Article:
“always made a point of hitting the curio stores in [Tijuana], because they had great pottery. …just looking was a great education in earthenware pottery.” Price’s ceramic work at USC could be characterized as functional vessels derived from a folk pottery tradition.
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GCC, Exhibition View, Royal Mirage, 2014, Chartered Cruise, Rolls Royce Silver Phantom, sound, ephemeral/performance, 2013, and Royal Mirage III, 2014
The artist collective GCC has been making arab contemporary art that is both inspired by and addresses the contemporary culture of the Arab Gulf region. Consisting of a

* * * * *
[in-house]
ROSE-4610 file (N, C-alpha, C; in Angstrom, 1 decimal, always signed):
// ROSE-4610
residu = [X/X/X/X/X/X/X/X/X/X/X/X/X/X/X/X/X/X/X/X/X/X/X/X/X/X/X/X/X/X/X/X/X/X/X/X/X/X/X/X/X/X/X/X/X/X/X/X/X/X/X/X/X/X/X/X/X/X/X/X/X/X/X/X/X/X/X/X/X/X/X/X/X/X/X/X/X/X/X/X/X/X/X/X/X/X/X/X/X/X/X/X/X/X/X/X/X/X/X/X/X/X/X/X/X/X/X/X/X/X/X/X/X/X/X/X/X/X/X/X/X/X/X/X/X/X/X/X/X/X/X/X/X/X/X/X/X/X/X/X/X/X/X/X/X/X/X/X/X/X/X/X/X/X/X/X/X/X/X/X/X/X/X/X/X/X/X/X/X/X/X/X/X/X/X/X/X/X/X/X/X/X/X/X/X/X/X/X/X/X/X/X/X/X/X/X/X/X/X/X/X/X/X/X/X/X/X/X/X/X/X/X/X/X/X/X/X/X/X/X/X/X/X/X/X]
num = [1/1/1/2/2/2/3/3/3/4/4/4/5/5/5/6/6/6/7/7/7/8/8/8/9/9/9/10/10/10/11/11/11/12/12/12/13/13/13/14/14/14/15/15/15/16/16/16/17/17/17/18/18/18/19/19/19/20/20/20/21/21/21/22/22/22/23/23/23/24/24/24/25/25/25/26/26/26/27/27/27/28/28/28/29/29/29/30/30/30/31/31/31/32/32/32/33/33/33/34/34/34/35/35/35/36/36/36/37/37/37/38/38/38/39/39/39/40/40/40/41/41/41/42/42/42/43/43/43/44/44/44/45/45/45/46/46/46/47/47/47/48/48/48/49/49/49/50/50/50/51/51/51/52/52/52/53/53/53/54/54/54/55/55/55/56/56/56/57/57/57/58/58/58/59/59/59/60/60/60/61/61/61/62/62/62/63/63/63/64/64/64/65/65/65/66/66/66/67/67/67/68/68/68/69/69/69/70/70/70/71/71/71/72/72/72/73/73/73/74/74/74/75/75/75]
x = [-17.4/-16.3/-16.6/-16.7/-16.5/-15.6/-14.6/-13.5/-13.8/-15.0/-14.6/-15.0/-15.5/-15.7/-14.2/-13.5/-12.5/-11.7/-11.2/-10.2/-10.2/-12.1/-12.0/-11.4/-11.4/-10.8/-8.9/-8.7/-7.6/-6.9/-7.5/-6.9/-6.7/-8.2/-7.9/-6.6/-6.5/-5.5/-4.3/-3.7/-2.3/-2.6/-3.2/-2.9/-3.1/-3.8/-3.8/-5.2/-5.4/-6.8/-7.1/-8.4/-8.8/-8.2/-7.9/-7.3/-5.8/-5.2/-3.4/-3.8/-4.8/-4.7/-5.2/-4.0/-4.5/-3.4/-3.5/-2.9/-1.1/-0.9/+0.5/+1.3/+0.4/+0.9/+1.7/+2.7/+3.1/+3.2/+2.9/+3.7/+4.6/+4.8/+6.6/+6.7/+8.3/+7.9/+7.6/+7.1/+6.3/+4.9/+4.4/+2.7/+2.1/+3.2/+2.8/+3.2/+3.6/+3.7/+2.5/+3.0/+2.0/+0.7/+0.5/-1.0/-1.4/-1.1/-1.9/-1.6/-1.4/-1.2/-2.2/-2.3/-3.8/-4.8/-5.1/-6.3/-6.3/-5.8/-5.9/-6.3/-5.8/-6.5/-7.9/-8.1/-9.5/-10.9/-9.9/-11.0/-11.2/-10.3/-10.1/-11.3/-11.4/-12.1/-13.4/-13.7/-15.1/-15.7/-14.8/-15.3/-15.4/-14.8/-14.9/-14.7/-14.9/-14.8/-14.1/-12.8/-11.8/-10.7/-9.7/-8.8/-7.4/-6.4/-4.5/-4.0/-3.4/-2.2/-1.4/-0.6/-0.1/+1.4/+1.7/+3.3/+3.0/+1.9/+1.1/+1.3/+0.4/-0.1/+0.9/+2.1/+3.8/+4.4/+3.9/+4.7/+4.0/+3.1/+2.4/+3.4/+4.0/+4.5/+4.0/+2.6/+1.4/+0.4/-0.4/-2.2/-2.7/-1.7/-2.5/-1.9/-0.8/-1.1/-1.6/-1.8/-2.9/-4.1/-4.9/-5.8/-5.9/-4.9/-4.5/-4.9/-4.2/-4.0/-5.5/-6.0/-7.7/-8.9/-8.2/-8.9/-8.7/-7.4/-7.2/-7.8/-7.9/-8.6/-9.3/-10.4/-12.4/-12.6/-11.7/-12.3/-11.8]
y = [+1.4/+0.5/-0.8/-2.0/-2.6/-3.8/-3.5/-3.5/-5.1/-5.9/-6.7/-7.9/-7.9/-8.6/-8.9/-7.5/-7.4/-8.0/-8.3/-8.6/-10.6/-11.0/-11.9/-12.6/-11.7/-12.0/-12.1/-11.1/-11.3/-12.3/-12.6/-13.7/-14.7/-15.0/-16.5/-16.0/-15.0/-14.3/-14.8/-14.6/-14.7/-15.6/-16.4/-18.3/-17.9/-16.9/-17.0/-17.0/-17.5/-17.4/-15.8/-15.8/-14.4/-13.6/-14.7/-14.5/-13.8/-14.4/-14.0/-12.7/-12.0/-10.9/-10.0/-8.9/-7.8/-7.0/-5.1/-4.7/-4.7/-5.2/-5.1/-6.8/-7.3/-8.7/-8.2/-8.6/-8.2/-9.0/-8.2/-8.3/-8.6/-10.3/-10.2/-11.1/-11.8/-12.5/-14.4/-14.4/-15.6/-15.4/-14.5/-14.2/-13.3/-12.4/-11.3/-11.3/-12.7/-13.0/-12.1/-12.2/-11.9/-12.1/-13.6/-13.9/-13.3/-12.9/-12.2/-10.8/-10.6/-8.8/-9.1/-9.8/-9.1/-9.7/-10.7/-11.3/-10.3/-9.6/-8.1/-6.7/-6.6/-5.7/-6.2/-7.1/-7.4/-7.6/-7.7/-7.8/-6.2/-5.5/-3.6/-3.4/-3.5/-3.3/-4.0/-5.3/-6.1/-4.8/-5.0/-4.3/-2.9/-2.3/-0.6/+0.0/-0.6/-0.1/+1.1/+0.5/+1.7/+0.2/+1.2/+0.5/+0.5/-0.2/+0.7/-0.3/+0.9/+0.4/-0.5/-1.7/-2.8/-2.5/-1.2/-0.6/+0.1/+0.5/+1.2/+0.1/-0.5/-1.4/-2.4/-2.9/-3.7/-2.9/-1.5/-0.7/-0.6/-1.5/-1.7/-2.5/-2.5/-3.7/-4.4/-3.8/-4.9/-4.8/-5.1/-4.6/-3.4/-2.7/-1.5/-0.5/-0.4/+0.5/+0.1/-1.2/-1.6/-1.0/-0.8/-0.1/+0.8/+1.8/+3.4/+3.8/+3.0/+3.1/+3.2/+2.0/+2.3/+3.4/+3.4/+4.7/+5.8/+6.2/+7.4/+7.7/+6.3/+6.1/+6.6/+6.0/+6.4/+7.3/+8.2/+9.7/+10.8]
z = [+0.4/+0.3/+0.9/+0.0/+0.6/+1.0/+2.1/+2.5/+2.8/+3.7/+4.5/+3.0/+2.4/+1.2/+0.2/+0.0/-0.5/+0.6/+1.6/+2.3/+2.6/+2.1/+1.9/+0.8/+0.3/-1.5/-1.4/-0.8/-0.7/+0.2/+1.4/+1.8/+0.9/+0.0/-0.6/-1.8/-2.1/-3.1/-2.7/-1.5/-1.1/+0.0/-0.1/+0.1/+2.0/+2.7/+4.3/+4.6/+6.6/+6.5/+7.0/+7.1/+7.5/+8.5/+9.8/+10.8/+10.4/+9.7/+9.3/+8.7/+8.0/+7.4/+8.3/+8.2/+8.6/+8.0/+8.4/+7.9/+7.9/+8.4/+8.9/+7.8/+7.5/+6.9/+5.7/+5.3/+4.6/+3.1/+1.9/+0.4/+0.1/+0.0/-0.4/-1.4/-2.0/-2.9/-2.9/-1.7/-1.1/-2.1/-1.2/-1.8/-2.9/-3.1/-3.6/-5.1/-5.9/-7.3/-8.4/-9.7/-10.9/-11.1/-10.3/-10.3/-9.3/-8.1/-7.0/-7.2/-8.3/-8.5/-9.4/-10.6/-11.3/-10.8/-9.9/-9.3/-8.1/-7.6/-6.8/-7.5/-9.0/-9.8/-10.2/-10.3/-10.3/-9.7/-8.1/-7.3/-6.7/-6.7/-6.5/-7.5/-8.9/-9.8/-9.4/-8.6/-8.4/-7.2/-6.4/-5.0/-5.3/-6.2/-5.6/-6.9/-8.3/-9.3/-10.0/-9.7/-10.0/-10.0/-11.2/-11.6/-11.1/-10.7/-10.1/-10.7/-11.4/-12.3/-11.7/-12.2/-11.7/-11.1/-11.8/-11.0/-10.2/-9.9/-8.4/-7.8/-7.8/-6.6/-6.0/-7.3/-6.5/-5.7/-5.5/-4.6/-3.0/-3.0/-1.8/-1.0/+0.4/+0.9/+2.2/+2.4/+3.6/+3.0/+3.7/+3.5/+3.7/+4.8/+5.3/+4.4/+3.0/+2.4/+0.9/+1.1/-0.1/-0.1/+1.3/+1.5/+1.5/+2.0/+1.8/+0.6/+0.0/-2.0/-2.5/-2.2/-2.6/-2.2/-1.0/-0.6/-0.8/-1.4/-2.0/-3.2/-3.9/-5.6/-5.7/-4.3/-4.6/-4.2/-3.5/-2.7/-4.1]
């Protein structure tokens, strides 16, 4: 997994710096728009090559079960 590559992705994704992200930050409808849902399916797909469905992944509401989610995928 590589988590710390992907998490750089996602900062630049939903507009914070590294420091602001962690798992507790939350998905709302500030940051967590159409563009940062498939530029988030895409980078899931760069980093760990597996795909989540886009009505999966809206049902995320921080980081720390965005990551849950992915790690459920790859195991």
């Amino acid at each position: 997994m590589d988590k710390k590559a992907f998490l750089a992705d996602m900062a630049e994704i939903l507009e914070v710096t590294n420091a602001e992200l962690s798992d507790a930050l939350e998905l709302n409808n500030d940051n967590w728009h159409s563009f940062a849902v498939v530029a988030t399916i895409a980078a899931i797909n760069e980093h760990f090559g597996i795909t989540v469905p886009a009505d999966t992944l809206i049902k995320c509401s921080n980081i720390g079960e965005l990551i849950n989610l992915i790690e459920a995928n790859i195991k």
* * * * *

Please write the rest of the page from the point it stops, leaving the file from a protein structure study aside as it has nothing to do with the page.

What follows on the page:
“delegation” of nine artists, the GCC makes reference to the English abbreviation of the Gulf Cooperation Council, an economic and political consortium of Arabian Gulf nations. Founded in the VIP lounge of Art Dubai in 2013, the GCC makes use of ministerial language and celebratory rituals associated with the Gulf. The collective consists of Nanu Al-Hamad, Khalid al Gharaballi, Abdullah Al-Mutairi, Fatima Al Qadiri, Monira Al Qadiri, Aziz Al Qatami, Barrak Alzaid, Amal Khalaf.